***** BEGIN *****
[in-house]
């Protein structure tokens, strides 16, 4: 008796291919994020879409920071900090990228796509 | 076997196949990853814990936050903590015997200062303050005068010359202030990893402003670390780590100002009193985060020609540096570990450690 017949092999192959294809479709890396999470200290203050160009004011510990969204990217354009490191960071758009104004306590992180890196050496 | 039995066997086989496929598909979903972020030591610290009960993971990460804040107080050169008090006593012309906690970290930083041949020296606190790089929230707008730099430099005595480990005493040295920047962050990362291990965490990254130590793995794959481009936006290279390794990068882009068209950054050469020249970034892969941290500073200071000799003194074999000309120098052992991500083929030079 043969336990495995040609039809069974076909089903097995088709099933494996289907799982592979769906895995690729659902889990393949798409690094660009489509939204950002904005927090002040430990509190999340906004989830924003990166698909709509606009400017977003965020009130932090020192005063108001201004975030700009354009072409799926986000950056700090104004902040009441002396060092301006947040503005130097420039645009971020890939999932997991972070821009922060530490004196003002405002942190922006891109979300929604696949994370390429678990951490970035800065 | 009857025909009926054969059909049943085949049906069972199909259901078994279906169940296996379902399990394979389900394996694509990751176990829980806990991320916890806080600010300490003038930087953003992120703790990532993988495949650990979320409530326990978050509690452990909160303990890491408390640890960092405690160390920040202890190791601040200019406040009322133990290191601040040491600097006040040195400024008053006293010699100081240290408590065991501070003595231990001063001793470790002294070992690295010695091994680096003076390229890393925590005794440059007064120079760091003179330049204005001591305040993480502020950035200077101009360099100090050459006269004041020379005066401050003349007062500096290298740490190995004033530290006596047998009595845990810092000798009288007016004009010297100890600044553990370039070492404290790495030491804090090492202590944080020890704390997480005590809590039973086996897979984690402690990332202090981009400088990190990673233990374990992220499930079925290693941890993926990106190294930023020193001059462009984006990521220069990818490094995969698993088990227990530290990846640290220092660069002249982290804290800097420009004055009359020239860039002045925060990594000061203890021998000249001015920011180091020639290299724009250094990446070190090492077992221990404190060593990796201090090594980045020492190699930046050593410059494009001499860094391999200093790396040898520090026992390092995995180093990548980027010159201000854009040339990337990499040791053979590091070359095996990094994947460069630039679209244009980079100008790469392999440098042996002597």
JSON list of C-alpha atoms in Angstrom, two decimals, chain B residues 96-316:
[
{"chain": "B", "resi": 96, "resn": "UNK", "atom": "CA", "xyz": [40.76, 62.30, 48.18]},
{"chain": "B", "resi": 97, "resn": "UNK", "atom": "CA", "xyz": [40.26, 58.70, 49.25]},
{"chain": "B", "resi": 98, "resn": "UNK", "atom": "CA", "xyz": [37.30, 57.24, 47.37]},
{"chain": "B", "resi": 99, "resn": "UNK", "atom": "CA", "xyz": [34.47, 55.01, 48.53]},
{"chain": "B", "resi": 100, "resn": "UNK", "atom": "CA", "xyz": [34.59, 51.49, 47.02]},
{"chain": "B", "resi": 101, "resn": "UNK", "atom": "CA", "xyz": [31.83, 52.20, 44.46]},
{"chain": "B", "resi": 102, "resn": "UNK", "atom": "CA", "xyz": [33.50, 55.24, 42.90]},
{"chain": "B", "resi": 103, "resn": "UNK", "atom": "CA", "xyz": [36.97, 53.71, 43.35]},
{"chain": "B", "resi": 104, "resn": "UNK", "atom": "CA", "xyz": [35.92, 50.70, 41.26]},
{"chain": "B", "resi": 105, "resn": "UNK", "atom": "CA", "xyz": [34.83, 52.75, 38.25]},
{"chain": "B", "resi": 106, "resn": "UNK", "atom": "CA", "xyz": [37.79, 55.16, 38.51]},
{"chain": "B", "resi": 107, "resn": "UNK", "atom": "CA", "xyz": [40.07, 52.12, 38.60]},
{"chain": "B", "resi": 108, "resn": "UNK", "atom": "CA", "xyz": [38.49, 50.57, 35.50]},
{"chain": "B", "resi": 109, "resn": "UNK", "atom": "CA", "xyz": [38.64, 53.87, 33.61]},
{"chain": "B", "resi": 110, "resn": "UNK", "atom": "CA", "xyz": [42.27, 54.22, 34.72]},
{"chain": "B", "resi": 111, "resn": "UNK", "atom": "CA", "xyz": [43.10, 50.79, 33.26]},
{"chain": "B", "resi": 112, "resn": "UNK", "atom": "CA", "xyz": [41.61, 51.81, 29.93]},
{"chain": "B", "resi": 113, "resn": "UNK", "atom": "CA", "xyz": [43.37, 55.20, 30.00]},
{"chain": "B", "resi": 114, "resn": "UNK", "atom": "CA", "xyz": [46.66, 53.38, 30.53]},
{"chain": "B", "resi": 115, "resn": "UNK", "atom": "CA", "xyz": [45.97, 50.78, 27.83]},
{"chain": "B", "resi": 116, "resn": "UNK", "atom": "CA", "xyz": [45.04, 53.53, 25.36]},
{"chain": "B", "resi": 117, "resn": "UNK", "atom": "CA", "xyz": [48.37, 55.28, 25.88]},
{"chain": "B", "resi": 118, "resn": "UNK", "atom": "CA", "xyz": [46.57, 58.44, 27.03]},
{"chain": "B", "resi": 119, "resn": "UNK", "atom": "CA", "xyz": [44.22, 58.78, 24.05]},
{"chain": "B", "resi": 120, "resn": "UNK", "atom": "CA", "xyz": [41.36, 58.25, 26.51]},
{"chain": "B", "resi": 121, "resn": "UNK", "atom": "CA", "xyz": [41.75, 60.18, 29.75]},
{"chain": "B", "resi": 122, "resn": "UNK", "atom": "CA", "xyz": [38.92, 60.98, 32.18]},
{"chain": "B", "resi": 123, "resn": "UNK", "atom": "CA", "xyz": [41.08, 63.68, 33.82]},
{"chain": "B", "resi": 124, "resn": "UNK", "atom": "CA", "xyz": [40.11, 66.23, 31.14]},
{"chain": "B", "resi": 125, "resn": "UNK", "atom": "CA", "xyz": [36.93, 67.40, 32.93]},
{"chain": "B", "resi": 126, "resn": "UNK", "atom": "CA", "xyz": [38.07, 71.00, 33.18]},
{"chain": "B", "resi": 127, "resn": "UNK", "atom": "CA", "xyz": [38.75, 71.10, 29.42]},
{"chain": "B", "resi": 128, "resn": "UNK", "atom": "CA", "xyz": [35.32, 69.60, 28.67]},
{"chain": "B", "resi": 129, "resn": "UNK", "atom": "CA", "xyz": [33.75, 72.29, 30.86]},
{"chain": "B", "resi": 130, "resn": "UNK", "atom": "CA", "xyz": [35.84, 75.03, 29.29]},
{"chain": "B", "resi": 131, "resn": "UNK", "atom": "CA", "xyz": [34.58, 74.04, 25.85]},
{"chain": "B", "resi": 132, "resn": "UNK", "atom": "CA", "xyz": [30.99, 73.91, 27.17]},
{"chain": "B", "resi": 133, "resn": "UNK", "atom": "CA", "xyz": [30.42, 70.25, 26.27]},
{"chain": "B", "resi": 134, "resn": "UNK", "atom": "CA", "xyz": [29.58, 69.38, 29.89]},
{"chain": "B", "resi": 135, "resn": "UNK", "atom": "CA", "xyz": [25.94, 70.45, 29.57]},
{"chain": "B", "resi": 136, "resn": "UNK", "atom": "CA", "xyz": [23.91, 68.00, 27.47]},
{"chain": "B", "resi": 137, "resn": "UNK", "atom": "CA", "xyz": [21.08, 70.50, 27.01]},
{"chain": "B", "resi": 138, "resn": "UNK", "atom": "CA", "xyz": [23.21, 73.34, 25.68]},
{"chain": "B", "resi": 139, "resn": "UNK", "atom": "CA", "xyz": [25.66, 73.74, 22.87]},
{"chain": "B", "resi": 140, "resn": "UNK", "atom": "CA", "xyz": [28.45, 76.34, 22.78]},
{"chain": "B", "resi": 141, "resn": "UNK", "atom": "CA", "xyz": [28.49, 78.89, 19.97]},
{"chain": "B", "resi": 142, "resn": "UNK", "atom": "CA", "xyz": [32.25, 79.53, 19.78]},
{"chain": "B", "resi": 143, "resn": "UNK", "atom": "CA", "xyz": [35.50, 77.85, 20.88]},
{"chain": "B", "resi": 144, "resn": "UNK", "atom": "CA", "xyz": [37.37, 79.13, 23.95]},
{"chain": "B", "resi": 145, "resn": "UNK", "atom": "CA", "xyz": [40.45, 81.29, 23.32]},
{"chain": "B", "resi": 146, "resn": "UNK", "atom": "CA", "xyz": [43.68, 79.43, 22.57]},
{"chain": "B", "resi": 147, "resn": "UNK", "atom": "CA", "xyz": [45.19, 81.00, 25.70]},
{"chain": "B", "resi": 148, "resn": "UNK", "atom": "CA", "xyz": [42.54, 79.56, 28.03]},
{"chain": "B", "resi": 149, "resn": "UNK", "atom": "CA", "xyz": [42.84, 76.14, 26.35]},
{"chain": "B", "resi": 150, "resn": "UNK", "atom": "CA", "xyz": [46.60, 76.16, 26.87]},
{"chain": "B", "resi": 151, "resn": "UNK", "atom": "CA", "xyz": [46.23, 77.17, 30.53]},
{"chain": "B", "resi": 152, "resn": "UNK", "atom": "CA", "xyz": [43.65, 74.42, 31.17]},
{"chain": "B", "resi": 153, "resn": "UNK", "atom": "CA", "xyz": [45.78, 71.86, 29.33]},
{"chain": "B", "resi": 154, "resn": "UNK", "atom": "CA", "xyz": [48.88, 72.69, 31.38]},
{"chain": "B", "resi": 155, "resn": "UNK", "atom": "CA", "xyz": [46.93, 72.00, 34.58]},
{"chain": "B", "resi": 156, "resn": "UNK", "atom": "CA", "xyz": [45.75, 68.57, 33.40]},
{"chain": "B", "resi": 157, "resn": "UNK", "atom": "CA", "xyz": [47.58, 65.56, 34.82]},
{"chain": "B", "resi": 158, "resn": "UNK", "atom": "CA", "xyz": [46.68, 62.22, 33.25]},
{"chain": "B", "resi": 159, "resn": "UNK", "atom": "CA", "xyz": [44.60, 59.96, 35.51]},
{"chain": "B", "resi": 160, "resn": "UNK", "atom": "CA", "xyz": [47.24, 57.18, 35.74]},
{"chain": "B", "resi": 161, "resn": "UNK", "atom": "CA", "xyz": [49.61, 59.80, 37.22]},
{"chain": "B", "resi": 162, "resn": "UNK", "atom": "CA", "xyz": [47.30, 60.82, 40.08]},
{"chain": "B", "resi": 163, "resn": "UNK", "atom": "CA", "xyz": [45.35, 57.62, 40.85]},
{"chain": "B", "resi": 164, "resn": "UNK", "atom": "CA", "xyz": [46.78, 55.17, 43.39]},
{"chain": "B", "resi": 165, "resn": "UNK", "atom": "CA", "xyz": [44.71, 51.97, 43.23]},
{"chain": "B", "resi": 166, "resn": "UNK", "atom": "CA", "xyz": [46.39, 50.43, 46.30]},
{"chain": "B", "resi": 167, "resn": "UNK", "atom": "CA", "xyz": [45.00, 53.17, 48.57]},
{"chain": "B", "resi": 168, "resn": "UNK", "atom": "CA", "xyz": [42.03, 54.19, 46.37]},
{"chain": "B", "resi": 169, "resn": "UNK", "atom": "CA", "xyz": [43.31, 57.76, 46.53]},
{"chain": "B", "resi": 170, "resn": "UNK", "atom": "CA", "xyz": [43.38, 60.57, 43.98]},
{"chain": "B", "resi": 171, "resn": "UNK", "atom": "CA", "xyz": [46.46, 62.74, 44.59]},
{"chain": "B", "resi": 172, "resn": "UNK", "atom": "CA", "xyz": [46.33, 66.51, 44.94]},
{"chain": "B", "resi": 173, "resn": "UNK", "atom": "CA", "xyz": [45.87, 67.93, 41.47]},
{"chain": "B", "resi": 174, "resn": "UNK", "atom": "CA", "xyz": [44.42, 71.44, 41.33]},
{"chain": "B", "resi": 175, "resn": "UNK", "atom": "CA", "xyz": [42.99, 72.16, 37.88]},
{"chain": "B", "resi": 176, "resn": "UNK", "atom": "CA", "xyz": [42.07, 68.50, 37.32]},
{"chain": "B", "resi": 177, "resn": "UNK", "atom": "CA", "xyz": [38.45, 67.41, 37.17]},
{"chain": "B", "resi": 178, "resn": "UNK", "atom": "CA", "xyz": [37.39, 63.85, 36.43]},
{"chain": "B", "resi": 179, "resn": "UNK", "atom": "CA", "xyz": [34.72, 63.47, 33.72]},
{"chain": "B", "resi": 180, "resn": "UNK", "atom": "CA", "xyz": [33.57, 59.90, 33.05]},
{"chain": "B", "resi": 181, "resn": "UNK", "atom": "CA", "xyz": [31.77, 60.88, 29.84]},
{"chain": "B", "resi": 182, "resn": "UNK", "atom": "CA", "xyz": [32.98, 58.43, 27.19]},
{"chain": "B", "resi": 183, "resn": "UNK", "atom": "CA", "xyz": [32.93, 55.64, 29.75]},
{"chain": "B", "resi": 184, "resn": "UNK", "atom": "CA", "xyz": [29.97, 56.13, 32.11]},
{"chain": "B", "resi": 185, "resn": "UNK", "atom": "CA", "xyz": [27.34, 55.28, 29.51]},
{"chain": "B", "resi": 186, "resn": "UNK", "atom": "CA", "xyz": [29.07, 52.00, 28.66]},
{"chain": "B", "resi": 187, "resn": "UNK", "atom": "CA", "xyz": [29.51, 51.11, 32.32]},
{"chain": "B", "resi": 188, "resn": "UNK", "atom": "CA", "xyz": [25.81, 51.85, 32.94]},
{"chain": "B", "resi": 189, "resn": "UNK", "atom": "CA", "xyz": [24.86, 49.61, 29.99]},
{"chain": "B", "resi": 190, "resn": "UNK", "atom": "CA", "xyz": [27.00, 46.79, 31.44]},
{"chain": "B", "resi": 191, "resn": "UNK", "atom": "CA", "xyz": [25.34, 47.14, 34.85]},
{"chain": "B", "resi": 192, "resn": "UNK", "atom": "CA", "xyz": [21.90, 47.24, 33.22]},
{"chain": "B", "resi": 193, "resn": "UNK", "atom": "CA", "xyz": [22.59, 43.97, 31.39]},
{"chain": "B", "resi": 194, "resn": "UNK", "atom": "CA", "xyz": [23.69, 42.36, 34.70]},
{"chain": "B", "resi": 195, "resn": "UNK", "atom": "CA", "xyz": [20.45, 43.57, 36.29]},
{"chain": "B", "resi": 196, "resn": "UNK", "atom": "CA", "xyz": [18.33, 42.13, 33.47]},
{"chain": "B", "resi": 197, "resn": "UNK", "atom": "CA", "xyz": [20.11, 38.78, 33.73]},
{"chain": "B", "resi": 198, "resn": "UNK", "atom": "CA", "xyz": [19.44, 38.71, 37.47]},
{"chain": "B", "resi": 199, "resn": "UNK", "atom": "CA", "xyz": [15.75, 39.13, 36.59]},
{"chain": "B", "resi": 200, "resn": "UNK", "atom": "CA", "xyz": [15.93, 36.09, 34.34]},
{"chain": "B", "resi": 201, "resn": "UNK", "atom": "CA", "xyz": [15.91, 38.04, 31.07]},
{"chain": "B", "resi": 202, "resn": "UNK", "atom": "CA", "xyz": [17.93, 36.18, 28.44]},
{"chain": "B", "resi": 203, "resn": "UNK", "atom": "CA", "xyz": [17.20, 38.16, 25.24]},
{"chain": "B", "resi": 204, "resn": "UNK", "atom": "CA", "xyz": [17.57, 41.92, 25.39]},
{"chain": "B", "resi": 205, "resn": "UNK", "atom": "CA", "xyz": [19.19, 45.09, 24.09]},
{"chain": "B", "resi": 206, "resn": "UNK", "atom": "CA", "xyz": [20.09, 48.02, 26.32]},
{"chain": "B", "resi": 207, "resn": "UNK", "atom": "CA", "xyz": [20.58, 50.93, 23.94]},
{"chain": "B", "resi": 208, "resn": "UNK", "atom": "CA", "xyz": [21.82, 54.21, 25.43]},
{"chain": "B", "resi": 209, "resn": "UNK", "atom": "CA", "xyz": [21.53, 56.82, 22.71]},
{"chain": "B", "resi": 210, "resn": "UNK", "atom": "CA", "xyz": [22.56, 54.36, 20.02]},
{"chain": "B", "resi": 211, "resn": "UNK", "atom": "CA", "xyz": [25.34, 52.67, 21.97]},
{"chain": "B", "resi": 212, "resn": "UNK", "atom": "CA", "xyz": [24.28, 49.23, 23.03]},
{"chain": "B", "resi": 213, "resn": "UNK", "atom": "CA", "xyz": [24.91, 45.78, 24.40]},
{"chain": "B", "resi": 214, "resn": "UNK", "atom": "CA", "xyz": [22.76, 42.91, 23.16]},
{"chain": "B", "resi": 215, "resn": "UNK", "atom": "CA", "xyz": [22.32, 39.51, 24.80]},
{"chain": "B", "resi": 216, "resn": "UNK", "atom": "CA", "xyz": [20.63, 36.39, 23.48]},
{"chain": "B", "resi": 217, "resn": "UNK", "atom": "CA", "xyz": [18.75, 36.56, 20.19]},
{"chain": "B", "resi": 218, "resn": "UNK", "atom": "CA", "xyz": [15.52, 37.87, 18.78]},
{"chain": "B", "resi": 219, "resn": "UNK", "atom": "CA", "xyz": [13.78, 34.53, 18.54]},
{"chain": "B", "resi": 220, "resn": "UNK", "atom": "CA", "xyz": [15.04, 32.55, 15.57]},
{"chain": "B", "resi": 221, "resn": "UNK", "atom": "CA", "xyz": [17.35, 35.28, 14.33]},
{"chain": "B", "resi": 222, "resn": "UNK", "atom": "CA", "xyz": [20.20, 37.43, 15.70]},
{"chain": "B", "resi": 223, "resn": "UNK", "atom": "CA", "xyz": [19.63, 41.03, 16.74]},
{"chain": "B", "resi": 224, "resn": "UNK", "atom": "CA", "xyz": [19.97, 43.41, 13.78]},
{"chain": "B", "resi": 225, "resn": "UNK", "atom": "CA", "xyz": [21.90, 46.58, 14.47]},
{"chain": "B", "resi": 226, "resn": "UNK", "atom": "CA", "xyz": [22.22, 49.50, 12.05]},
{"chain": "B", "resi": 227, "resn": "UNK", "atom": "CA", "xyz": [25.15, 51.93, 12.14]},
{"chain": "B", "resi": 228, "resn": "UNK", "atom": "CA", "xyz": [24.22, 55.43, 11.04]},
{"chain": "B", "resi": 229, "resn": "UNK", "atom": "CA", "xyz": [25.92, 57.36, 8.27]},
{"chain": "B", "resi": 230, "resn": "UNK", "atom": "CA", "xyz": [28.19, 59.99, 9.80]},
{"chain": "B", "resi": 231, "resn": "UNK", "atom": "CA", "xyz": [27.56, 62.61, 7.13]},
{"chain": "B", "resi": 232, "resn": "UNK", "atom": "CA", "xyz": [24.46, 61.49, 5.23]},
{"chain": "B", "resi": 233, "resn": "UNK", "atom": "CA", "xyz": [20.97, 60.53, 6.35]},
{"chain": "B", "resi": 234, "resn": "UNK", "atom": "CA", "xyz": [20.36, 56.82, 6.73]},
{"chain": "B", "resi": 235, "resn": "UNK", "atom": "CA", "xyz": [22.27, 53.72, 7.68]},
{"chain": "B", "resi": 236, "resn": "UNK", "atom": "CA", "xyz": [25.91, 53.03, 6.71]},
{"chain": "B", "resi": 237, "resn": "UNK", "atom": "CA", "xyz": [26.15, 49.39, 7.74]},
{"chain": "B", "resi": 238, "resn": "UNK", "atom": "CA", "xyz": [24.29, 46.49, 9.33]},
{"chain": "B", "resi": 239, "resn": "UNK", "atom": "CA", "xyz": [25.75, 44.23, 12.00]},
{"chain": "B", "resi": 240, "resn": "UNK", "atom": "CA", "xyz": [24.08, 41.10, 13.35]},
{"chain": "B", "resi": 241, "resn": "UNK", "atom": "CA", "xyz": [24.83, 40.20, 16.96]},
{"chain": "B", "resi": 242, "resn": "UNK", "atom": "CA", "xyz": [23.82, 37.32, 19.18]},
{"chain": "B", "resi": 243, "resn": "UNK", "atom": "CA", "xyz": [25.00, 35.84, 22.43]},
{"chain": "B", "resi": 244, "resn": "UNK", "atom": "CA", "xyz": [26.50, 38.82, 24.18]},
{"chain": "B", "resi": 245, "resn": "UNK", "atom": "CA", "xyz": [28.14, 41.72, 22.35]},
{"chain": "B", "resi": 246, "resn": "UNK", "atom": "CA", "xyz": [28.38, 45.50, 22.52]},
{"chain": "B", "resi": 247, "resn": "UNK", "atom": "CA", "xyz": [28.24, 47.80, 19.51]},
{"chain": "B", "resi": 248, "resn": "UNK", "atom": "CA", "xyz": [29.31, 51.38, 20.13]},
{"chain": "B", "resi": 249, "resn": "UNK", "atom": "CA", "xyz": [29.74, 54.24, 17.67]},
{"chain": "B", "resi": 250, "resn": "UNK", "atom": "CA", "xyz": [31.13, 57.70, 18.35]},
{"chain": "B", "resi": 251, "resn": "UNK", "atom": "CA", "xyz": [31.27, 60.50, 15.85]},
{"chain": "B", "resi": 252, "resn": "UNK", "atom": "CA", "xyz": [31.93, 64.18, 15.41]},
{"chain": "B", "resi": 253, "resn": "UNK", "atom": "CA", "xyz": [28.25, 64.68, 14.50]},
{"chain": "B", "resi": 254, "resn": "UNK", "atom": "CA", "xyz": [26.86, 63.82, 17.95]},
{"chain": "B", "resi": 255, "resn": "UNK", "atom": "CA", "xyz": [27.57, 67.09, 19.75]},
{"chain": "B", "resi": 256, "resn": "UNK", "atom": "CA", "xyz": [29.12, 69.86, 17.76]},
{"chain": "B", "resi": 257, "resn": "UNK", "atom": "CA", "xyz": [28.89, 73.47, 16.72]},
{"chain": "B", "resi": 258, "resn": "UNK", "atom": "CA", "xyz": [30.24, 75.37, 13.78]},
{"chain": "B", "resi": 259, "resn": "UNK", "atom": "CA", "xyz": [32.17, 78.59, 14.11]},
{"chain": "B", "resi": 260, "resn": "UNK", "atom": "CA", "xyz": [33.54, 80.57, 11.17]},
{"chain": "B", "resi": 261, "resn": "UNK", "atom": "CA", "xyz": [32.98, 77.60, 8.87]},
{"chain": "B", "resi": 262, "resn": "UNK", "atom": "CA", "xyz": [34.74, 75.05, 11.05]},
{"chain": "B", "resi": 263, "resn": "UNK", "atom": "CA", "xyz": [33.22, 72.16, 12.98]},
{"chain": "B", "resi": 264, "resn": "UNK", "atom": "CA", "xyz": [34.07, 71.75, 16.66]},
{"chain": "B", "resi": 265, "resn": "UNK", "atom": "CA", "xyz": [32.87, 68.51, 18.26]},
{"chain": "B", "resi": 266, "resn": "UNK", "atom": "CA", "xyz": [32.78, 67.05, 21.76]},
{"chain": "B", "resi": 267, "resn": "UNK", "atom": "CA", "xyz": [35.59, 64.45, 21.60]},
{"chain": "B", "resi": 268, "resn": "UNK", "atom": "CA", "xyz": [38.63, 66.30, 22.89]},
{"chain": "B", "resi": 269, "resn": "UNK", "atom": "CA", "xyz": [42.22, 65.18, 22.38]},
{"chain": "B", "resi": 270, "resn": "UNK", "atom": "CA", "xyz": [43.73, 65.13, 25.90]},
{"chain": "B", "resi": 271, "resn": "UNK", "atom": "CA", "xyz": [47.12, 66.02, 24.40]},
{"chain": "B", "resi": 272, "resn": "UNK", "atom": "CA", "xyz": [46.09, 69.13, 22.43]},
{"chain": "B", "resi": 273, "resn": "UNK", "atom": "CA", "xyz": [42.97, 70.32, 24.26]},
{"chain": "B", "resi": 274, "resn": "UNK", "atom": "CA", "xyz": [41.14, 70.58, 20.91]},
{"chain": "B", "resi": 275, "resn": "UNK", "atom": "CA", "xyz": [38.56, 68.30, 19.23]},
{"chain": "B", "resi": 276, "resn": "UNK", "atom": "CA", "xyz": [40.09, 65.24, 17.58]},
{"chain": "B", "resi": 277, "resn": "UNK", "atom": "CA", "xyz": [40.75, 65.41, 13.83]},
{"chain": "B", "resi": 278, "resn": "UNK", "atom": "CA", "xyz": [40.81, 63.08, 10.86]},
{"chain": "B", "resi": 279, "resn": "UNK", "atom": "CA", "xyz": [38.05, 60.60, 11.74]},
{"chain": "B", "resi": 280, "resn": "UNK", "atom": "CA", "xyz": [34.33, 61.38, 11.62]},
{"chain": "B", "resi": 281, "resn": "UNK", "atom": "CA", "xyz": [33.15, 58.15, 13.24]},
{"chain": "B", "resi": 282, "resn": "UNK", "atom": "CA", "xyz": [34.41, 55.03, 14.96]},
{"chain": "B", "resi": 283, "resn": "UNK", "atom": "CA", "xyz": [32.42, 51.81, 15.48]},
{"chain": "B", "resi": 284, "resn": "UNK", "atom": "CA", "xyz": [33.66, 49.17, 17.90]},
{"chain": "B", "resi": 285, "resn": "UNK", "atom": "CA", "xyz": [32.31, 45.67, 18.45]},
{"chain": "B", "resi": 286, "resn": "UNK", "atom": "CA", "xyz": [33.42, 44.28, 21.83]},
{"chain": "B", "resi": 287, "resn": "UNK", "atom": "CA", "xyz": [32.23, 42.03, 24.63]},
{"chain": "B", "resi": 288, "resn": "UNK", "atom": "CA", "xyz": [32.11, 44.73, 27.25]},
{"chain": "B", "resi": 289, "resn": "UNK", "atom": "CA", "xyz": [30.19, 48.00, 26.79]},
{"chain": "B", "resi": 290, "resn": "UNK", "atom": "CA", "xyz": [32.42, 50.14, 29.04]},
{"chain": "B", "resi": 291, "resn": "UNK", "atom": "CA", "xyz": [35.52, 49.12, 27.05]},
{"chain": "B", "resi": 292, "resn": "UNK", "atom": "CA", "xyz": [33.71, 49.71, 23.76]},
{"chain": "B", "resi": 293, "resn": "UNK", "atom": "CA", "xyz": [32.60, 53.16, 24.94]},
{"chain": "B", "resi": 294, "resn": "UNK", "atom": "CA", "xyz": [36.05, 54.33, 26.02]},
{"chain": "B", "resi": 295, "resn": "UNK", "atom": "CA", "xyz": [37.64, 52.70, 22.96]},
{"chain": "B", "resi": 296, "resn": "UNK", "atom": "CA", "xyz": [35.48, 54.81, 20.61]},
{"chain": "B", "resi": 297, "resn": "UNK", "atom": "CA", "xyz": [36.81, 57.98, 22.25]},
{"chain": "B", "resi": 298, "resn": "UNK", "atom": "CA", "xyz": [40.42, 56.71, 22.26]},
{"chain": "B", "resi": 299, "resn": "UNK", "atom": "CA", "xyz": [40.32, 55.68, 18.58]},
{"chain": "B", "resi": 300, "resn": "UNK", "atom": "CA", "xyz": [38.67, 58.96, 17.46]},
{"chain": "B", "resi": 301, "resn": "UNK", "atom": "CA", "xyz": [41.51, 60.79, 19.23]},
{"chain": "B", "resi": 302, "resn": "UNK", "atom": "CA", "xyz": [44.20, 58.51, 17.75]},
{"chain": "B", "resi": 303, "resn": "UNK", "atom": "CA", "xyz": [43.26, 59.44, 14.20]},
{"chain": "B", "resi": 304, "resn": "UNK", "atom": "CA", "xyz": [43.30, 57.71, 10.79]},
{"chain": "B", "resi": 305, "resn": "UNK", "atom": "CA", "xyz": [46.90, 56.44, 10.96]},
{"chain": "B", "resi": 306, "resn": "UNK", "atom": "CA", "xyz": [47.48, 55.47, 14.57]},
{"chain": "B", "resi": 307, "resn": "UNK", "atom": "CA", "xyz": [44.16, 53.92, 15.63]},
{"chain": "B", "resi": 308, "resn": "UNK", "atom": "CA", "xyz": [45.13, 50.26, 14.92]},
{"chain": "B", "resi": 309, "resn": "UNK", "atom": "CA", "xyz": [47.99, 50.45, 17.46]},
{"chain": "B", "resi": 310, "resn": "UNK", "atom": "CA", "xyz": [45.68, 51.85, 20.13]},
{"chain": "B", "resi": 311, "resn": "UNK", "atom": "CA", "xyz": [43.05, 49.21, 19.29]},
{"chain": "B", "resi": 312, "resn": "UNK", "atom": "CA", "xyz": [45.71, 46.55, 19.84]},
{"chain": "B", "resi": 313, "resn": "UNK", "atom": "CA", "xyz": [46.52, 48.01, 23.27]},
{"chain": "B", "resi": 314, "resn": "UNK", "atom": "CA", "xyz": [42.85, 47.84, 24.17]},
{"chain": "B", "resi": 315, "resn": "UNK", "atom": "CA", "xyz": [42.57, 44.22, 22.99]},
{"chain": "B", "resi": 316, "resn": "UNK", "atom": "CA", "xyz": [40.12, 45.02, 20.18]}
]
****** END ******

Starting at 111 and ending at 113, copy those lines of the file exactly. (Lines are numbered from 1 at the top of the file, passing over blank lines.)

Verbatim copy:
{"chain": "B", "resi": 202, "resn": "UNK", "atom": "CA", "xyz": [17.93, 36.18, 28.44]},
{"chain": "B", "resi": 203, "resn": "UNK", "atom": "CA", "xyz": [17.20, 38.16, 25.24]},
{"chain": "B", "resi": 204, "resn": "UNK", "atom": "CA", "xyz": [17.57, 41.92, 25.39]},